Intercultural Coaching: Navigating fluidly across cultures
When someone, who I just met, asks: me what do you do? I answer, I'm a coach ... intercultural coach. Immediately I perceive a suspicious glance because, the word coach is used in a very inappropriate way and, nowadays, everyone calls themselves coach. But, also, when I add the word Intercultural, I can observe a question mark on that person's face. Then I begin to explain.
What is Intercultural Coaching?
Let's start understanding: What is Coaching? It is an accompaniment process that aims to help people (or teams) to achieve their professional or personal goals or challenges, using a methodology that promotes awareness, learning, processes of change and actions, to accomplish these objectives.
What is interculturality? A concept used without much conscience of its meaning, which describes the action between two or more cultures in a horizontal and synergistic way, where none is above others, a condition that stimulates the integration and harmonious coexistence of all individuals. Claude Clanet (Professor Emeritus of Human Sciences Toulouse-France) expresses it as:
"The term "Interculturality" introduces the notion of reciprocity in the complex exchange of relations between cultures."
Then, Intercultural Coaching can be defined as the process of accompanying people (or teams), with their challenges of working, negotiating or living with people from other cultures, helping them to interact in a fluid and efficient way, in order to create a synergistic and harmonic relationship between them.
It is aimed at all people who face the daily challenges of working with people from other cultures; leaders, managers, employees, teams, at all levels of organizations. As well as people who must negotiate with foreign interlocutors such as partners, customers, suppliers, administrative relations, government, among others. Finally, it helps professionals and their families who move from one country to another and need to adapt to the new place and the culture that hosts them.
Let's see the case of Daniel, an Argentinian executive from a multinational company, working in Brazil and who has just been promoted as leader of a team made up of Brazilians, Latinos, and Europeans. In his new position, Daniel must show his technical competencies but also faces the cultural issues that a diverse team demands, as well as the challenge of living in another culture. Without a doubt, a process of intercultural coaching will be very valuable to face this new stage.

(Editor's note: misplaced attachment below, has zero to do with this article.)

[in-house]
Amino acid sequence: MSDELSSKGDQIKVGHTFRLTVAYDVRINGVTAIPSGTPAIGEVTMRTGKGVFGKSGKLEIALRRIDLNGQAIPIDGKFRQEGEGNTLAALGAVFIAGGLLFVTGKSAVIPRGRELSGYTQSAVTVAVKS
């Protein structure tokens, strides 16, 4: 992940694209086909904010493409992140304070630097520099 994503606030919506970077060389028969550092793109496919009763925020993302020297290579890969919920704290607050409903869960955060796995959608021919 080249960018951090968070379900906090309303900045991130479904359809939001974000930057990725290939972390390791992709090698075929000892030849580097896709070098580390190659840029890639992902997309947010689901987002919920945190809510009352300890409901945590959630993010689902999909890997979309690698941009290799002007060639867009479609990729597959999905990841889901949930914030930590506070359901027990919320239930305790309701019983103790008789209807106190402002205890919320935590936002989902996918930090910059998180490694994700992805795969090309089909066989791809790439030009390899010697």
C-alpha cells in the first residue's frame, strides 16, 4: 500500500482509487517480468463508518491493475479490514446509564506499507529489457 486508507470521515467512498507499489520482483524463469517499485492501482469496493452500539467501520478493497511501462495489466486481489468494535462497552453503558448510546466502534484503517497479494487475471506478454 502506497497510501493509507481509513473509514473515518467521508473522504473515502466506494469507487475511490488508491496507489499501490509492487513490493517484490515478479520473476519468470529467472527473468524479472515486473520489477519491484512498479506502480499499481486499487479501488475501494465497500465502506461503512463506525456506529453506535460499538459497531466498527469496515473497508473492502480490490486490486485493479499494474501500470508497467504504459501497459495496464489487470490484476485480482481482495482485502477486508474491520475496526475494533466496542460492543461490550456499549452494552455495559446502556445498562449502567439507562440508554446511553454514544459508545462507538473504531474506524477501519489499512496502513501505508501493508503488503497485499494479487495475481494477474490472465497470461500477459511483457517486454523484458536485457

Not only managers or leaders are faced with complex cultural situations. Local collaborators, from lower levels in organizations, also face these challenges. Think of a secretary or assistant manager who, every 3 years, changes their boss for someone of a different culture; German, Brazilian, Indian, American etc. This person probably learns on the fly and with few available resources in cultural understanding and although they manage to develop their work, it will be with costly in stress and inefficiencies in time and resources. This collaborator should also be supported by intercultural coaching.
Finally, there are multicultural teams, face-to-face and/or remote. Many researches and practical examples show that a diverse team, led by a leader prepared to handle diversity, is a valuable source of innovation and creativity. When working in a team, homogeneous or diverse, create a "psychological safe space" (*) based on trust is the first thing one must do. However, in a multicultural team, this duty has greater complexities than in a homogeneous team. To create this safe space, it is necessary to:
1.- Trust an environment open to diversity and inclusion where each member feels safe, being able to express their opinions, ideas and/or disagreements.
2.- Define the values that the team wants to impregnate in their work, recognizing that culturally we have different values. A core of common values understood, and accepted for all member will be essential to create team's cohesion, respecting diversity.